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Golden League Regaining Its Value


In a world where only playoff success counts, the name would have been changed from the Golden League to the Tarnished Brass League based on its lack of postseason punch in recent seasons.

Once a premier place for football, the Antelope Valley-based league stumbled and tumbled to a 14-21 record in playoff games since 1996, including a 3-12 playoff mark from 1998-2000.

Postseason performances from Golden League teams were almost as poor as the mittens-and-parka playoff weather in Lancaster, where temperatures in November dip to lows of 38 degrees on average. The only playoff guarantees were brisk hot chocolate sales at the concession stands.

But in the sunny days of September, the league has rarely looked more golden than now. Three weeks into the season, Antelope Valley, Palmdale and Highland highs are a combined 9-0, and while the nonleague competition hasn't been overwhelming, there again might be late-November games in the frigid fall milieu of a Golden League school.

"The Golden League hasn't gotten a lot of respect in the last few years," Palmdale Coach Jeff Williams said. "It's important to get it back."

Antelope Valley has had the most successful past and most noteworthy start this season, running its triple-option offense with results that haven't been seen since Jermaine Lewis rushed for 2,511 yards in 1995. Lewis went on to play at UCLA.

The play of quarterback Johnny Walker, last season's Golden League player of the year, has some people calling this one of the top Antelope Valley teams in Coach Brent Newcomb's 25 years as coach.

Newcomb is cautious.

"You've got to win in November," he said. "If you don't win in November, you're not going any place. It's still October."

Antelope Valley appeared in consecutive Southern Section Division II championship games, defeating Newhall Hart in 1994 and losing to the Indians in 1995, but struggled in recent seasons.

"Lancaster opened in 1997 and a lot of guys went from our [attendance] boundaries over there," Newcomb said. "It took us a little while to recover after that."

Palmdale has not needed any time to recover from last season's unexpected run to the Division III semifinals. The Falcons scored a 32-16 upset over Alta Loma Friday, with a ground game that features LaRon McIntyre and Sean Edwards.

"It goes in cycles like that," said Williams, in his 12th season. "It's good to be on an upswing."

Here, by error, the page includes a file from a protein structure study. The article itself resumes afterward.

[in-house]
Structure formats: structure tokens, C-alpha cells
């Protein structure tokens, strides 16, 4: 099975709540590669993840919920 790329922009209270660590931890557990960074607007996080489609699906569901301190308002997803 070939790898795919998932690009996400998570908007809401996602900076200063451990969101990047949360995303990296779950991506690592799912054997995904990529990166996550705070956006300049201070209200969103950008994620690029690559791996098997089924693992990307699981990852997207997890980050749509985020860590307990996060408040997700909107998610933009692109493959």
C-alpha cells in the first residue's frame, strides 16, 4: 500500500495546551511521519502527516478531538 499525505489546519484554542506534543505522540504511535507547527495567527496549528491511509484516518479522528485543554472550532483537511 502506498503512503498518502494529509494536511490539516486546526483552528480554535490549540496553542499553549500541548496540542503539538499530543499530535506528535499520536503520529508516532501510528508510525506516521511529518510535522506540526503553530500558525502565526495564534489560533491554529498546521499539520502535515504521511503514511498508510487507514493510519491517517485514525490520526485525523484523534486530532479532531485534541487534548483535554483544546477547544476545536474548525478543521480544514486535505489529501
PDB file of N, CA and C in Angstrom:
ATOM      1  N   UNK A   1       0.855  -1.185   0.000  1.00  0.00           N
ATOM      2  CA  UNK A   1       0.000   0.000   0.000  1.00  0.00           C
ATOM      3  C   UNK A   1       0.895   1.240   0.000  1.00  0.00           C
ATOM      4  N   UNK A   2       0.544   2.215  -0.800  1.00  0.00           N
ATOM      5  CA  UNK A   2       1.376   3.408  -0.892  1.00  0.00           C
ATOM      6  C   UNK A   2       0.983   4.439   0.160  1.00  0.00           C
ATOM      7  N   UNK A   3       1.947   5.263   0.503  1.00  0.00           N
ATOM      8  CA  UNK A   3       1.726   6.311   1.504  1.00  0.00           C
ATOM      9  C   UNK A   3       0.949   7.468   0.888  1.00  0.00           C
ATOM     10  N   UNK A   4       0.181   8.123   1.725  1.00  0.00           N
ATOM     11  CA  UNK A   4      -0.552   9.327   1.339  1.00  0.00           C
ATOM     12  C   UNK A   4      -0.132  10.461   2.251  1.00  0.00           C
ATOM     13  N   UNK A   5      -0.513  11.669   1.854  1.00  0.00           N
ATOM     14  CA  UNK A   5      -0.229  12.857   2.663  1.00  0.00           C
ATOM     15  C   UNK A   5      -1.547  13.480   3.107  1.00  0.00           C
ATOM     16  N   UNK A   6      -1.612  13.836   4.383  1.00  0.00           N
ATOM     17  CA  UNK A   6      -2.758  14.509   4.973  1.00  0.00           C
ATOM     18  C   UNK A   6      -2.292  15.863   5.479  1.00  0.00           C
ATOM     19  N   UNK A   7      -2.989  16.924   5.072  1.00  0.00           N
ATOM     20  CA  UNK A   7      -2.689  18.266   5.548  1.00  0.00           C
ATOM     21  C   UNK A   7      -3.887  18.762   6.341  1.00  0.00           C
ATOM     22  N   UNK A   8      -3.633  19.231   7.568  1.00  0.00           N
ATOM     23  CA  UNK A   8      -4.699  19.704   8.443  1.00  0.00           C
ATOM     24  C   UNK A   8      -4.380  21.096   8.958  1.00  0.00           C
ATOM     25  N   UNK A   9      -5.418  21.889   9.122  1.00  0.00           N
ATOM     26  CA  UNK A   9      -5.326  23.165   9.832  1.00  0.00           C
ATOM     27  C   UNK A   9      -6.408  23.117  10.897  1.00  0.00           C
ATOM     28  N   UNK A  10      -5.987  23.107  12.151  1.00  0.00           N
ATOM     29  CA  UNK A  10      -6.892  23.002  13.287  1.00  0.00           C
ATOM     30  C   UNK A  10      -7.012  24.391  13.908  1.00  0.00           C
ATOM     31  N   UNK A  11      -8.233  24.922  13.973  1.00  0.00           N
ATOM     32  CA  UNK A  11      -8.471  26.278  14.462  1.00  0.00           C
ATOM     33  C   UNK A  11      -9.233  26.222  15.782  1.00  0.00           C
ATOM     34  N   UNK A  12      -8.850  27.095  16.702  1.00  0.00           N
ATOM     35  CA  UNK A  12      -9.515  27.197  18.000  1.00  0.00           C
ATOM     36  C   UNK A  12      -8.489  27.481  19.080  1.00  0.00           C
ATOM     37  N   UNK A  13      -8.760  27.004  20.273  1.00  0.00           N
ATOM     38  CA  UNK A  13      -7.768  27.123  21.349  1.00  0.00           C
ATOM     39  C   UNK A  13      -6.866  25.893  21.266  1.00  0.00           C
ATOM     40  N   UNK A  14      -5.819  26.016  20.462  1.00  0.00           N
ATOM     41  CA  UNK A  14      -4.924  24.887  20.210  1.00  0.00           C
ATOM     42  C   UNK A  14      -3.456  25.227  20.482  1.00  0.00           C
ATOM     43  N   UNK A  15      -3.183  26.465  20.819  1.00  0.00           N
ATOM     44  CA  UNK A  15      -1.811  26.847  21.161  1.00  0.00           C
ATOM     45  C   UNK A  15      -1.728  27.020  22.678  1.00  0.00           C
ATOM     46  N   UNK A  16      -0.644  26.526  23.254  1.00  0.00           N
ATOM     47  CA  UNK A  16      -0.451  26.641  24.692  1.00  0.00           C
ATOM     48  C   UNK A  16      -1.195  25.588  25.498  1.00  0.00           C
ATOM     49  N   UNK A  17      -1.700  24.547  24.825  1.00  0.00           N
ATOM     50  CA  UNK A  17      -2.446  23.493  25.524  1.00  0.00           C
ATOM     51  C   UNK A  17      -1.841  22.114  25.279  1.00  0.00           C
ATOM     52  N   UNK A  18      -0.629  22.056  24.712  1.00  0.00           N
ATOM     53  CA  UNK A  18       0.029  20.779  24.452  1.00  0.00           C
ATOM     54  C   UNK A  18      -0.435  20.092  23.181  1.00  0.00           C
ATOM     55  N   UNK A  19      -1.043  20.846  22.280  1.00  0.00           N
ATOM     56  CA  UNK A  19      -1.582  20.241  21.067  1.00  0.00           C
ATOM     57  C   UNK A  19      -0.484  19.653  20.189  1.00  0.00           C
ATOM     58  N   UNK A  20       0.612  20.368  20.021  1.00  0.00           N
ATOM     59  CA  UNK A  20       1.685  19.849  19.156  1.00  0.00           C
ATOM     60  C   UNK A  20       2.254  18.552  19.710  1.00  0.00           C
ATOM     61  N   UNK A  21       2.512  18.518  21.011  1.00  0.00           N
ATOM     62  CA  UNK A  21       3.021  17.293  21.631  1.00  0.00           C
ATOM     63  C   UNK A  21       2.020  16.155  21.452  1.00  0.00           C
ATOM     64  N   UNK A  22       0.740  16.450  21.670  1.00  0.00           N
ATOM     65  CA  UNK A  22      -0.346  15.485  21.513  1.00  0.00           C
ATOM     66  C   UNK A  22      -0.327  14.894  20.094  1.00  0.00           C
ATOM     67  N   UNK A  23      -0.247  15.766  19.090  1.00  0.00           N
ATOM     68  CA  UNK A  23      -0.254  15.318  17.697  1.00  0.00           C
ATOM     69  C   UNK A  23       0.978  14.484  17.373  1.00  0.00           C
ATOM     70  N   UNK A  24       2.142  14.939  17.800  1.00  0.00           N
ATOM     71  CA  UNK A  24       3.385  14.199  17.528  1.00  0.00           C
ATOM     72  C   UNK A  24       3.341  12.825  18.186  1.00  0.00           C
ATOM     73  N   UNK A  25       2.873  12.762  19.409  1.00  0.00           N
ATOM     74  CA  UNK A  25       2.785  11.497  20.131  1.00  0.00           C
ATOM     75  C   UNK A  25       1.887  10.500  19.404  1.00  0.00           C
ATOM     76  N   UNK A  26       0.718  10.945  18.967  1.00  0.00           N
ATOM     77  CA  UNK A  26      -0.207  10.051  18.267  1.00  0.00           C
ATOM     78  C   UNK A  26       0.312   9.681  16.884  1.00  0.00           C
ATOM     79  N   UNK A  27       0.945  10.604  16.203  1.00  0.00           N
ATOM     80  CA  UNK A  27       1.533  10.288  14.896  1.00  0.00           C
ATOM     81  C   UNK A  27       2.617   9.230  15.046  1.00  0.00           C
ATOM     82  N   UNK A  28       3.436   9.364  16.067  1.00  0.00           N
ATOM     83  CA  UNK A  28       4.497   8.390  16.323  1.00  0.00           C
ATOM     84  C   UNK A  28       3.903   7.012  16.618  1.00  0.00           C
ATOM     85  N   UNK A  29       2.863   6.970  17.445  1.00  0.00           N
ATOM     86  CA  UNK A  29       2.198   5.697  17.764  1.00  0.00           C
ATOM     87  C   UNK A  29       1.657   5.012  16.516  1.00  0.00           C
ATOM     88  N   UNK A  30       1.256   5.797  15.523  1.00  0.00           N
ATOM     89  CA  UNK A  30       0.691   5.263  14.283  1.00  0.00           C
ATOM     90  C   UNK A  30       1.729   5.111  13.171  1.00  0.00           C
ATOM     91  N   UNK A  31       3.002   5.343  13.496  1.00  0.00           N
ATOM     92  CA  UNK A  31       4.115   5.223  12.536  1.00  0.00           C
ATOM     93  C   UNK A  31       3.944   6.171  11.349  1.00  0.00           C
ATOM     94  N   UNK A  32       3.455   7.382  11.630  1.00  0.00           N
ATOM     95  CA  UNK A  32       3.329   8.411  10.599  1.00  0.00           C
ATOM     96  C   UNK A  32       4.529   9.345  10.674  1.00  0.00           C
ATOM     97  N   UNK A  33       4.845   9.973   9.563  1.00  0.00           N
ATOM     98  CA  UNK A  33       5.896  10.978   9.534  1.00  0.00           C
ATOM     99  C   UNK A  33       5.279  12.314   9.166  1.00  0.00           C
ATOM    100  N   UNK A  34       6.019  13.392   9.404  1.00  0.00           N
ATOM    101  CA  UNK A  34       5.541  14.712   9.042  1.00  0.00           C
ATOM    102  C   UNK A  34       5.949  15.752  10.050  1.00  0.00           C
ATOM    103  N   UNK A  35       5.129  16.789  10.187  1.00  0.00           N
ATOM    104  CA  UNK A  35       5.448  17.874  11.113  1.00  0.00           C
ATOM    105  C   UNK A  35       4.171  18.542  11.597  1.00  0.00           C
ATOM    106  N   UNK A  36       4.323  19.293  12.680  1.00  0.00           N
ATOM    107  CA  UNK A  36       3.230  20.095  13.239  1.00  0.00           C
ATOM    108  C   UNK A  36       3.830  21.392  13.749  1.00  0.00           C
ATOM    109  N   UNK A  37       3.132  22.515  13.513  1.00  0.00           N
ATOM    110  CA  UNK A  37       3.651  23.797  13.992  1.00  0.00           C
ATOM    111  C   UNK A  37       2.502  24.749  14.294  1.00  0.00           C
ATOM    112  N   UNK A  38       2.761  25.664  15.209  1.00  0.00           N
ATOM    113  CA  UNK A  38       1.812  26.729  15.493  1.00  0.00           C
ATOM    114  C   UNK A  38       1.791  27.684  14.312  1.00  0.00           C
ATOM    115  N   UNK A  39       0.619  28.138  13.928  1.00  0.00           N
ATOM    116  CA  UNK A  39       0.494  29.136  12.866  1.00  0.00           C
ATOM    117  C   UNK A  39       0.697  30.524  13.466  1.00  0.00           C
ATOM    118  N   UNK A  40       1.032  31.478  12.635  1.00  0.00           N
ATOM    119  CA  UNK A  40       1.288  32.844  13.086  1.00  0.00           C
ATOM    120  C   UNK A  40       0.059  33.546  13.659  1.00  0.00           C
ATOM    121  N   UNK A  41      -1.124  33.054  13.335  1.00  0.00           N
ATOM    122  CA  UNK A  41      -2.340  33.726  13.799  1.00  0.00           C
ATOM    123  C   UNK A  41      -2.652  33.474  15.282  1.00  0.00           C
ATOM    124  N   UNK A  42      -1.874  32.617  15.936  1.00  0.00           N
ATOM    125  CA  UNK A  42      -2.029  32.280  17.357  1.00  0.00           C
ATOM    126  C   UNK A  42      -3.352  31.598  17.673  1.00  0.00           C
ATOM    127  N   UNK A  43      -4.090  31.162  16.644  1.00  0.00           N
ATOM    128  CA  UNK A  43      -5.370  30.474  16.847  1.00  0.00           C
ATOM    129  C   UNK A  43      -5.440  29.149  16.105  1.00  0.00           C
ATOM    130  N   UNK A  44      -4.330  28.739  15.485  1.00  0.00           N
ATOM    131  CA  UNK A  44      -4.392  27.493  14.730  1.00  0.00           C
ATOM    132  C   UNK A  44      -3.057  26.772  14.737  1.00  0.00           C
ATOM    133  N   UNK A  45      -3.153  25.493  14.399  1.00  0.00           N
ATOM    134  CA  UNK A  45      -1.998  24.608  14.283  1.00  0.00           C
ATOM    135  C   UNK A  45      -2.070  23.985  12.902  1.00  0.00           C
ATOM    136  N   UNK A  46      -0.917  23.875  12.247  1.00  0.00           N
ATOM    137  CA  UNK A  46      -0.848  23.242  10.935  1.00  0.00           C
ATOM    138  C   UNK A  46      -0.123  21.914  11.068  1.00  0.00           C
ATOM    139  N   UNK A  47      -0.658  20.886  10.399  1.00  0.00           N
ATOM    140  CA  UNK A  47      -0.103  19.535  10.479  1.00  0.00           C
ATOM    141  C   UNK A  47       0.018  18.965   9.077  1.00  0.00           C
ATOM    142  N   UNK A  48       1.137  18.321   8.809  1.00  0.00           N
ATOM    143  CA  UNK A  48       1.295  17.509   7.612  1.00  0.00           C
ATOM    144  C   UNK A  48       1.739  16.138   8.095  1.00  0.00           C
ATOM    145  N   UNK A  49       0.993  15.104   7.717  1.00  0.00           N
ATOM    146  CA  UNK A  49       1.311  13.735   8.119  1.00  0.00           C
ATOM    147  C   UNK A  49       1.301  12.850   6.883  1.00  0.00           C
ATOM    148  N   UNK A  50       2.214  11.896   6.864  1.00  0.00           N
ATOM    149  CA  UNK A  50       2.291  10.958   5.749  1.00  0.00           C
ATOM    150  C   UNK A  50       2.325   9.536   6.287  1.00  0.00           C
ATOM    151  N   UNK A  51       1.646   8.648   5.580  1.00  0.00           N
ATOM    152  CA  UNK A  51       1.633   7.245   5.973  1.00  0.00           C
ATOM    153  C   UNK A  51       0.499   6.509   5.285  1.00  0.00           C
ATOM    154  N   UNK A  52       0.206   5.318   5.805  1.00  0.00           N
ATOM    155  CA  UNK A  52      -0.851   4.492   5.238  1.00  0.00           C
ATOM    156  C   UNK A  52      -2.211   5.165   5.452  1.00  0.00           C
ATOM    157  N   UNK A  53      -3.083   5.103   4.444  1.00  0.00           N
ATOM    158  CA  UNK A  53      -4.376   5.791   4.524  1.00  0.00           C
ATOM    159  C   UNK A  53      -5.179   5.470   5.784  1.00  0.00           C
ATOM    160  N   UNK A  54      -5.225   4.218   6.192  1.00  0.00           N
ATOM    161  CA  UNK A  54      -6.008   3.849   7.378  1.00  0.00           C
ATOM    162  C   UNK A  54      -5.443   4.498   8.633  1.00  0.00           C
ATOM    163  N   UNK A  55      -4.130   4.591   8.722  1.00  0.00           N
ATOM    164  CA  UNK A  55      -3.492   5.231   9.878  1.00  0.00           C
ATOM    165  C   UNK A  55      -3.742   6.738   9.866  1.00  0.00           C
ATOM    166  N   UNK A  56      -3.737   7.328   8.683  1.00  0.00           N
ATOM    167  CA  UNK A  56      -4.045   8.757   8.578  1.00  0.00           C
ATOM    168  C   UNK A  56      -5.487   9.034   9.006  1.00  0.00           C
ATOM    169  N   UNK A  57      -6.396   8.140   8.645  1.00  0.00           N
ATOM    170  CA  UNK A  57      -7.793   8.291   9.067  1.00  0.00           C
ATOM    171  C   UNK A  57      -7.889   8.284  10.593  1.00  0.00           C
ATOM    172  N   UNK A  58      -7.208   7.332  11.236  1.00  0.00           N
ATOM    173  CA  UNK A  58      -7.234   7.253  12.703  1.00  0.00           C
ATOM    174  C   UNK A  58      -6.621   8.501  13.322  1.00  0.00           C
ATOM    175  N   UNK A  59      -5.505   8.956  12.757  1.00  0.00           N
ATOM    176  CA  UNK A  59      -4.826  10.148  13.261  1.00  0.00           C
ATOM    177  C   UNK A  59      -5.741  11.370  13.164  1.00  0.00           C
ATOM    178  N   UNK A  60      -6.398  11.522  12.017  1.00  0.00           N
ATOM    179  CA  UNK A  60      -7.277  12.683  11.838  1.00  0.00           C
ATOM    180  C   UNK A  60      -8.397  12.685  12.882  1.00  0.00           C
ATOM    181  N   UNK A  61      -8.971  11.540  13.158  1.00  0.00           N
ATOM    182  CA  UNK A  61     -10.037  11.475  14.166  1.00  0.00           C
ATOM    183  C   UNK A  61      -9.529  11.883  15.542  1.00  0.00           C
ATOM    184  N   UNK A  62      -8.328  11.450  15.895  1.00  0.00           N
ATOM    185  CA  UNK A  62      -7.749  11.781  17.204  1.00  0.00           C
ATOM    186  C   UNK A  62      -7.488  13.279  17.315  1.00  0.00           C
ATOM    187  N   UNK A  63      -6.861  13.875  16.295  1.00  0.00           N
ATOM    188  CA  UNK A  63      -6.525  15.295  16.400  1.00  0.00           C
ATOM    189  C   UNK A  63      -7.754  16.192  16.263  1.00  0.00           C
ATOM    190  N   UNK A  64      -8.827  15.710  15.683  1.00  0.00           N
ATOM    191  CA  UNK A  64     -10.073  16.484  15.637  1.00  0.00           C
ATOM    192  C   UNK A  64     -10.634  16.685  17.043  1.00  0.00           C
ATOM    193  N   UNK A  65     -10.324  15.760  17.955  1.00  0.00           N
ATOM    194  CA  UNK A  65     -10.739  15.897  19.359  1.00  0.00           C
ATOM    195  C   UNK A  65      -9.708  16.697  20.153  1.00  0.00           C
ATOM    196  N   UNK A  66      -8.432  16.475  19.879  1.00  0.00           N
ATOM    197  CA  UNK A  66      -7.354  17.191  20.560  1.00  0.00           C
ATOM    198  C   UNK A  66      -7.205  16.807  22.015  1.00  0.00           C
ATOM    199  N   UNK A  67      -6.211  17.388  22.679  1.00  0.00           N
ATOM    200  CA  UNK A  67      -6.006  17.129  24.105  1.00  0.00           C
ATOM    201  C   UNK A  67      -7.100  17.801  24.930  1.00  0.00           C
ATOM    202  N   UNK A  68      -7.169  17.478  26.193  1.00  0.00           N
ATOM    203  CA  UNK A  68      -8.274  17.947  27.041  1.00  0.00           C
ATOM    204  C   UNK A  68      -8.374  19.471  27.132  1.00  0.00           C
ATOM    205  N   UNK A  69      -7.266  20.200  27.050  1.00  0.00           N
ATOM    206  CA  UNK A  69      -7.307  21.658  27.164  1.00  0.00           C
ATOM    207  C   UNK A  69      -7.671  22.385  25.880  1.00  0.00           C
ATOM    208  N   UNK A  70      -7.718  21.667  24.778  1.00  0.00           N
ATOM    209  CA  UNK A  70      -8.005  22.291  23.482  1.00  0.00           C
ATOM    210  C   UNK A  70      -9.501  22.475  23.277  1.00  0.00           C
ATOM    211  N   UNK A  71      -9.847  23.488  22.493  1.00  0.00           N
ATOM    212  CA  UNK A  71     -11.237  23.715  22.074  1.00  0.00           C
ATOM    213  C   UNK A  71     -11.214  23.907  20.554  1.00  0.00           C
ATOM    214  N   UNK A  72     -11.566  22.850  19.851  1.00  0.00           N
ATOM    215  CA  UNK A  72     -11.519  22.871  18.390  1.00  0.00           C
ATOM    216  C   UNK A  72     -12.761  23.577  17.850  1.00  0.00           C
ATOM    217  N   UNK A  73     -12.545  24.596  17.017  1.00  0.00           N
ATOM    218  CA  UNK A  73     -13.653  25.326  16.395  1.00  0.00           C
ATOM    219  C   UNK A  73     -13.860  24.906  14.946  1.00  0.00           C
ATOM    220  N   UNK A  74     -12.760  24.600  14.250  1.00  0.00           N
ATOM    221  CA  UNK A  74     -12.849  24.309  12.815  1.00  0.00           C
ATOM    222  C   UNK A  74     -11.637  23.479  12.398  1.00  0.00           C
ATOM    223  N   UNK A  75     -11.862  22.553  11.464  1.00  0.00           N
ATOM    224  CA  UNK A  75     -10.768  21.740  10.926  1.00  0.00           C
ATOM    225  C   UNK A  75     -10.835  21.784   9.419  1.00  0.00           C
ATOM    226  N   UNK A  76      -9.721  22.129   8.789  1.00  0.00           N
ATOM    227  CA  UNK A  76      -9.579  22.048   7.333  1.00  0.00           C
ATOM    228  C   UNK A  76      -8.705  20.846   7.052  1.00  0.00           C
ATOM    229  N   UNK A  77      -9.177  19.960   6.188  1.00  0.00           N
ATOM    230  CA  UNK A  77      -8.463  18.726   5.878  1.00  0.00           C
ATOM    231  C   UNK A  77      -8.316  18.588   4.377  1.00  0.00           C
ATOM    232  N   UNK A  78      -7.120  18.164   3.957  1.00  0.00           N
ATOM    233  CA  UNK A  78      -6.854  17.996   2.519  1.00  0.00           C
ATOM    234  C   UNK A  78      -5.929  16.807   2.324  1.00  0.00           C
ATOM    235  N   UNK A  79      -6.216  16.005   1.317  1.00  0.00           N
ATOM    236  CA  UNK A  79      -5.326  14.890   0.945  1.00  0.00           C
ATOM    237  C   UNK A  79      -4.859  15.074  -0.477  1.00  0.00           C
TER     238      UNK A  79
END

Highland opened 3-0 for the first time in eight years, relying heavily on running back Kris Theus, who has rushed for 385 yards.


It's a good idea to avoid misquoting North Hollywood Harvard-Westlake Coach Greg Gonzalez--he'll call you on it.

Gonzalez has a master's degree in journalism from Columbia and used to be a sports reporter for The National, among other newspapers.

He covered Pacific 10 Conference football and the Anaheim Angels before the short-lived newspaper folded, then briefly bounced around as a freelancer before entering coaching at Montebello Cantwell Sacred Heart in 1992.

Gonzalez, in his first year as head coach at Harvard-Westlake (2-1), has seen media coverage from just about every angle: He was a receiver-defensive back at Columbia from 1983-85, during the Lions' 44-game losing streak, an NCAA record for futility at the time.

"As a player in college, I always thought the media didn't understand," Gonzalez said. "Reporters didn't have a real appreciation for the human cost during the streak. They'd come in, ask how it felt to be losers, and leave."

(Prairie View A&M broke Columbia's record, losing 80 consecutive games from 1989-98.)


There's bellowing over an official's call in Montebello.

Montebello led Pico Rivera El Rancho on Friday, 14-9, in a nonleague game that had less than 10 seconds left. What happened in those final seconds has angered Montebello coaches.

"We were robbed," Coach Bill Drulias said.

El Rancho had the ball at the Montebello 40 and called for a trick play. The El Rancho quarterback pitched the ball to the running back, who handed it off to a receiver on a reverse. The receiver then appeared to throw the ball back to the quarterback, who fell on the ball because it was thrown too short. The play was initially ruled a lateral, the clock kept running and time ran out.

The head referee overturned the call and determined the play was an incomplete pass, to the chagrin of Montebello coaches, who drew a 15-yard unsportsmanlike penalty. The ball was moved to the Montebello 25 and a final play was allowed.

El Rancho scored on a pass and won, 15-14.

Montebello fell to 0-3, although the coaches' tempers have only risen after seeing videotape of the play.

"The quarterback was standing five yards back from the thrower and had to go chase down the throw. He was about seven yards deeper than the receiver," Drulias said. "It wasn't even close to being a forward pass. The video shows it."

The Southern Section does not review games that are disputed because of a referee's call, unless it is determined that a referee acted with unfair bias toward a team.

"We're not one to change judgment calls made on the field," Southern Section spokesman Thom Simmons said.



*--* Not So Golden Combined Southern Section playoff record of Golden League teams in the last six seasons: 1996 Division II 5-3 1997 Division II 3-3 1998 Division III 1-4 1999 Division III 1-5 2000 Division III 1-3 2001 Division III 3-3


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